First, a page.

By Fred Topel | Images property of Paramount Pictures
Up in the Air
I probably got the wrong message from Up in the Air. You’re probably supposed to think that this is an unfulfilling life and should be considered tragic. I thought it was about how you can make something positive out of it. Even if you’re on the go, self-sustaining and work in a negative field, you can do a little good. So that maybe wrong, but I still liked Up in the Air.
Review: Up in the Air
It’s got a Thank You For Smoking vibe in the way it explains Ryan Bingham (George Clooney)’s job. The editing is high energy covering all the disgruntled possibilities of people Bingham has to fire, his suitcase prep routine and his efficient airport security process.
I’m always fascinated by the secret industries we don’t know about. Firing people is a real industry that needs rules and sustaining systems, no matter how distasteful the product may be. It takes on a Training Day vibe when Bingham has to show his young successor, Natalie (Anna Kendrick), the ropes.
I get the irony. He’s benefiting from the financial crisis. He’s buying into the artifice of connections that businesses sell us. I don’t think he’s delusional though. He does make real connections, especially bonding over travel things with Alex (Vera Farmiga).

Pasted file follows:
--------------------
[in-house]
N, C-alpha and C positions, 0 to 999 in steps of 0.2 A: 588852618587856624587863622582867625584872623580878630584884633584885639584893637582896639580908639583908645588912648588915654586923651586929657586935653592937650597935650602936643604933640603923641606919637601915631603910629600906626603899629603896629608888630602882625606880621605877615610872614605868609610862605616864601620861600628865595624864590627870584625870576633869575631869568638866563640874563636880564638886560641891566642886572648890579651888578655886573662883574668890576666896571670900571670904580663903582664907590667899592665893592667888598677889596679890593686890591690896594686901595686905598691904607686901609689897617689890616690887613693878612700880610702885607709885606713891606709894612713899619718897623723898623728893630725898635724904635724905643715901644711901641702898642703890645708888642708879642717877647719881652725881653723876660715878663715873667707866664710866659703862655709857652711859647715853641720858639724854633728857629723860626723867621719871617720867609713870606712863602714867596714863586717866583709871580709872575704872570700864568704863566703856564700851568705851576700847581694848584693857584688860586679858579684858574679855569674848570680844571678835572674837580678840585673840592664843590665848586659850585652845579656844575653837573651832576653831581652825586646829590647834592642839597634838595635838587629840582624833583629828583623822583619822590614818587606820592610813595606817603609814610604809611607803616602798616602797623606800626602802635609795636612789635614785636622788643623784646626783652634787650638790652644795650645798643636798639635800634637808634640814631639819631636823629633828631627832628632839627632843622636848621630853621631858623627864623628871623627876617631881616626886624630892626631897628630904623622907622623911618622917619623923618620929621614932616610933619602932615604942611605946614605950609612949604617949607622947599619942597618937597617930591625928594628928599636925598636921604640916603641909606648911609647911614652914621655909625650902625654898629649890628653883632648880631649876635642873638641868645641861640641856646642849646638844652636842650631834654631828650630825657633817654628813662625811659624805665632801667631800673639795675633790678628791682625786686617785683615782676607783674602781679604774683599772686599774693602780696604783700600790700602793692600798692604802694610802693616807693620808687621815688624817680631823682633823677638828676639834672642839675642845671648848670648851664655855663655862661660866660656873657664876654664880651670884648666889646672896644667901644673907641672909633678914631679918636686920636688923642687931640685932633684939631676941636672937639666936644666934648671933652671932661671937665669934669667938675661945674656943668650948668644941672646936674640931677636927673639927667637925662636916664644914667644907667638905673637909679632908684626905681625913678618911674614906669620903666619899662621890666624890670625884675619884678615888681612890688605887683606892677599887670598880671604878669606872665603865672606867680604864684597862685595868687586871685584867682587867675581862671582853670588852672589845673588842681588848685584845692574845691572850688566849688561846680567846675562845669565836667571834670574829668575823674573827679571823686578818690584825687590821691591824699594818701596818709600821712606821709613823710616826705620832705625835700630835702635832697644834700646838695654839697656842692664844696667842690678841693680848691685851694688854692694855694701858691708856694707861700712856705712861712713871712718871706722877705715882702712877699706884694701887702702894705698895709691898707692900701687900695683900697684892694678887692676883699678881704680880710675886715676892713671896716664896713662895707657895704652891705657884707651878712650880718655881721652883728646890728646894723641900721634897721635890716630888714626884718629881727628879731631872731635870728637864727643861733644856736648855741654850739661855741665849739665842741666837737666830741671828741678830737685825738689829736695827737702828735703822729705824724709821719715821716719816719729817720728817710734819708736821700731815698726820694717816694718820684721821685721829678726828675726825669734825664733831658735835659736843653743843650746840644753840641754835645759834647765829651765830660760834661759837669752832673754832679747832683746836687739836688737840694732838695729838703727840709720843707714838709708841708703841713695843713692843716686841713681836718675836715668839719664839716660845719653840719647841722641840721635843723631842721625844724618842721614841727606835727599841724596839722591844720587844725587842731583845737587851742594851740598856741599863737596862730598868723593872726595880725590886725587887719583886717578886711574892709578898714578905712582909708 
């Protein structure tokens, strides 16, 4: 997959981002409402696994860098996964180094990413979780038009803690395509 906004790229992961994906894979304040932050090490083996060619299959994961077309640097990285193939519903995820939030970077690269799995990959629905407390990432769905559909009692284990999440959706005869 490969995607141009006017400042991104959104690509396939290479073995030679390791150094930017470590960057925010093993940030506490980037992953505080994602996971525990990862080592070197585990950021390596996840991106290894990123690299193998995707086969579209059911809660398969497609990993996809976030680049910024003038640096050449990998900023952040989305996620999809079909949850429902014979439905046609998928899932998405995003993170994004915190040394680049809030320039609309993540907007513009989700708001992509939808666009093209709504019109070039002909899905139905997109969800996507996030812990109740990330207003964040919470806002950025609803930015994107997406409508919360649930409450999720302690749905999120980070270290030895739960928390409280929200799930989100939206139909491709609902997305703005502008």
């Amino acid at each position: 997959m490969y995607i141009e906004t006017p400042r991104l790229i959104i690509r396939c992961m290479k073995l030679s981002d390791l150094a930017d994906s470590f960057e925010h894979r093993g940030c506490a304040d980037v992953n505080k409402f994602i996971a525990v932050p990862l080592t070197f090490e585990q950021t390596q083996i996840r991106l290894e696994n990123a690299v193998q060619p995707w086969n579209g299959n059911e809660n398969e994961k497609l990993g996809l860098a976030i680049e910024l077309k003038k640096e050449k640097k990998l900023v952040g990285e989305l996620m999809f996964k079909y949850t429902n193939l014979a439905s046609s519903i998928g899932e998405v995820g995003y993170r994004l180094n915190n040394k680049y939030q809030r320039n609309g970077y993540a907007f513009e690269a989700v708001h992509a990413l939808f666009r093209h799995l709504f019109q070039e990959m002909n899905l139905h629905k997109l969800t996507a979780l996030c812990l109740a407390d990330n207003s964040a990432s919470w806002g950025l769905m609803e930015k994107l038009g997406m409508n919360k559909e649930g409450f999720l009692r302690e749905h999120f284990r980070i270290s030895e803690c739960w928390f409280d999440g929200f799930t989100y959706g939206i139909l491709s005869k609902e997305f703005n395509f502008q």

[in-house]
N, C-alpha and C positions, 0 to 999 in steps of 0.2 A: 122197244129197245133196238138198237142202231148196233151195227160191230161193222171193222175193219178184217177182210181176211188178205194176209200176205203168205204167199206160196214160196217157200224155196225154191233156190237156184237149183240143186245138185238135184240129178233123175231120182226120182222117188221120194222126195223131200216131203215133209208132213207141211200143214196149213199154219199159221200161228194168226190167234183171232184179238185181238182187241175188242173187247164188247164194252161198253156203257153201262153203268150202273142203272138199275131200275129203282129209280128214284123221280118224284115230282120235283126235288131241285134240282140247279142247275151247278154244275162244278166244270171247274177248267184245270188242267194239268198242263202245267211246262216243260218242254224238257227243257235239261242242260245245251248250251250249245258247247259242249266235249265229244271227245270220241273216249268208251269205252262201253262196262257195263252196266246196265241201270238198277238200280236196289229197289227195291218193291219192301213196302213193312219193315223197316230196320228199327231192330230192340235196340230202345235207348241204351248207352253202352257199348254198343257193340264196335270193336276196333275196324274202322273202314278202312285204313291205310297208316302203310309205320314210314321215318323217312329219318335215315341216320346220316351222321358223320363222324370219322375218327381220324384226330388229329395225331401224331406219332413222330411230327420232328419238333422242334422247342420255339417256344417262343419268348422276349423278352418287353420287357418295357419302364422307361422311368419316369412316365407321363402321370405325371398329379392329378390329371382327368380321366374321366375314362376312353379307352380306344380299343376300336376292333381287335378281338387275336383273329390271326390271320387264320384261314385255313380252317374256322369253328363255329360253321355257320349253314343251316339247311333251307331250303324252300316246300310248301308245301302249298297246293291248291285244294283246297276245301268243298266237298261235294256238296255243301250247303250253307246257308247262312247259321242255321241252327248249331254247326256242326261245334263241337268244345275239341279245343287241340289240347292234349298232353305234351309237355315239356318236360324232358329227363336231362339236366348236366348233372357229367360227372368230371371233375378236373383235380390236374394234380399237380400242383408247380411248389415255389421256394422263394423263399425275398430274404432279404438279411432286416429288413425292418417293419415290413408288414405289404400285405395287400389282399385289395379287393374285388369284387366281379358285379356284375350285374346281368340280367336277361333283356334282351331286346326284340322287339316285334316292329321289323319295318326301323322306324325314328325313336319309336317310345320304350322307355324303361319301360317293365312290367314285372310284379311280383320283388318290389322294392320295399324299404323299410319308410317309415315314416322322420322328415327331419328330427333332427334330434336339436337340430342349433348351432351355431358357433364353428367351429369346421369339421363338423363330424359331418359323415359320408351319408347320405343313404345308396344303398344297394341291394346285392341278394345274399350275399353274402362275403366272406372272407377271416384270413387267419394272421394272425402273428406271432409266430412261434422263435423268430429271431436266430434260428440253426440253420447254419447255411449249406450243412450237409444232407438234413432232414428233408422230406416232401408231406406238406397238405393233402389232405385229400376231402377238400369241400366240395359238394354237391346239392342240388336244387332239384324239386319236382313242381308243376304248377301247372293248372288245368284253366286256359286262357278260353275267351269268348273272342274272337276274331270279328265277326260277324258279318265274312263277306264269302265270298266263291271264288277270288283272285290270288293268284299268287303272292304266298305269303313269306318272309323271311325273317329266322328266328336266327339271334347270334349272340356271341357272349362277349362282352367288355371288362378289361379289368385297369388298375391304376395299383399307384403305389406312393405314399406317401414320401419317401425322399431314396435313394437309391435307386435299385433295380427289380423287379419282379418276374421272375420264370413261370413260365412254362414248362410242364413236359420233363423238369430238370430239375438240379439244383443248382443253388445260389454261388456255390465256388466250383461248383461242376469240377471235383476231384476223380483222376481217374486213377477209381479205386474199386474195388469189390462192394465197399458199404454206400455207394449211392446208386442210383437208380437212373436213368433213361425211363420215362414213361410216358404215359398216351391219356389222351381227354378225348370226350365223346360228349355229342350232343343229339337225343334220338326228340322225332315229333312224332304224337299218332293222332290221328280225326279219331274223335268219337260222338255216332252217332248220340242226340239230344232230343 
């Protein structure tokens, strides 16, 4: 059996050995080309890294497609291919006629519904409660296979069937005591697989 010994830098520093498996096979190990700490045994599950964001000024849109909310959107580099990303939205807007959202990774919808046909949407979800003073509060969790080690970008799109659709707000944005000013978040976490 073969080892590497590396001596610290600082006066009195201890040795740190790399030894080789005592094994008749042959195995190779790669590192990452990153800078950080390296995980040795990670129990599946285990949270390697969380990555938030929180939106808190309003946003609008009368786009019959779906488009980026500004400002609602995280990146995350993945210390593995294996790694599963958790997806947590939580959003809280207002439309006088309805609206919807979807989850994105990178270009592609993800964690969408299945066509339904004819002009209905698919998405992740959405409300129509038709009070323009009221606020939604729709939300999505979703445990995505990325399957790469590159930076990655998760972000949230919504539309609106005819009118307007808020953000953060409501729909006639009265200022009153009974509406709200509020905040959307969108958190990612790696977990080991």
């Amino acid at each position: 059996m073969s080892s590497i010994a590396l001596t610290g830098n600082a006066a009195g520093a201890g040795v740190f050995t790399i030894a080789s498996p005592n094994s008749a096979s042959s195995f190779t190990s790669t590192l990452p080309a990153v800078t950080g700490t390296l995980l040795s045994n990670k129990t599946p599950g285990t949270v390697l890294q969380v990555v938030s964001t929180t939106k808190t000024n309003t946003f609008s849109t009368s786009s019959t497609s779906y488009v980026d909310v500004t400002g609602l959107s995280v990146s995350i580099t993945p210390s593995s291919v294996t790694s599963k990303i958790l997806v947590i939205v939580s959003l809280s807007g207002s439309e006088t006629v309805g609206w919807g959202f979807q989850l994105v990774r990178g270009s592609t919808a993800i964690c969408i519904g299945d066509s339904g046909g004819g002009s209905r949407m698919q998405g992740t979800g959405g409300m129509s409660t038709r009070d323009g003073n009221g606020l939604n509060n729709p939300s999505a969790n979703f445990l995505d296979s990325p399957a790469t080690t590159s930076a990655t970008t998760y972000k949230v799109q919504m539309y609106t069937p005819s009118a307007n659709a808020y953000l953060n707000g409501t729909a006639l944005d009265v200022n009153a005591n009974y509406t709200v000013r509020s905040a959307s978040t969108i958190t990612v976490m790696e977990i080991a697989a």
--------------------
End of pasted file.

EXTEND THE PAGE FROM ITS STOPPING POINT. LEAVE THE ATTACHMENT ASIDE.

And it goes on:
I think it’s important to note the realities the movie portrays. Racial stereotypes are still true at airports. We want to believe things are better, but they’re not. You still have to deal with the way things actually work. The characters have honest conversations where their feelings contradict what they’re “supposed to” think. That’s a message that really needs to be out there. Idealism is fine, but what if you just want something that’s not the most proud scenario?
I feel a great importance to the technological message. Personally, I’ve benefited greatly from things like media moving online, and I certainly appreciate what it cost the people who came before me. Already I see new technologies threaten to change things even further. It’s not the part of the story that gets resolved. It’s just the backdrop so I hope someone picks up the ball from here. At the very least, they have a nice way of showing the faint connections you feel via flirting over text, and the technology comes back to haunt Natalie in a karmic way.
Visually I like the simple aesthetic. God, after so much shaky cam, a whole movie of locked off close-ups is great. It works for the chain of firings, and there is still effective visual language. You see things that explain profound situations without laying out for you “This is what is going on and this is why it’s important.”
I bet there’s a much more depressing movie to be made about the guy who has this job and isn’t charming and good looking. That’s a real downer for people who aren’t George Clooney to deal with. Luckily, we get the movie with its sh*t together. I also can’t wait for the porno version, Up the B*** in the Air.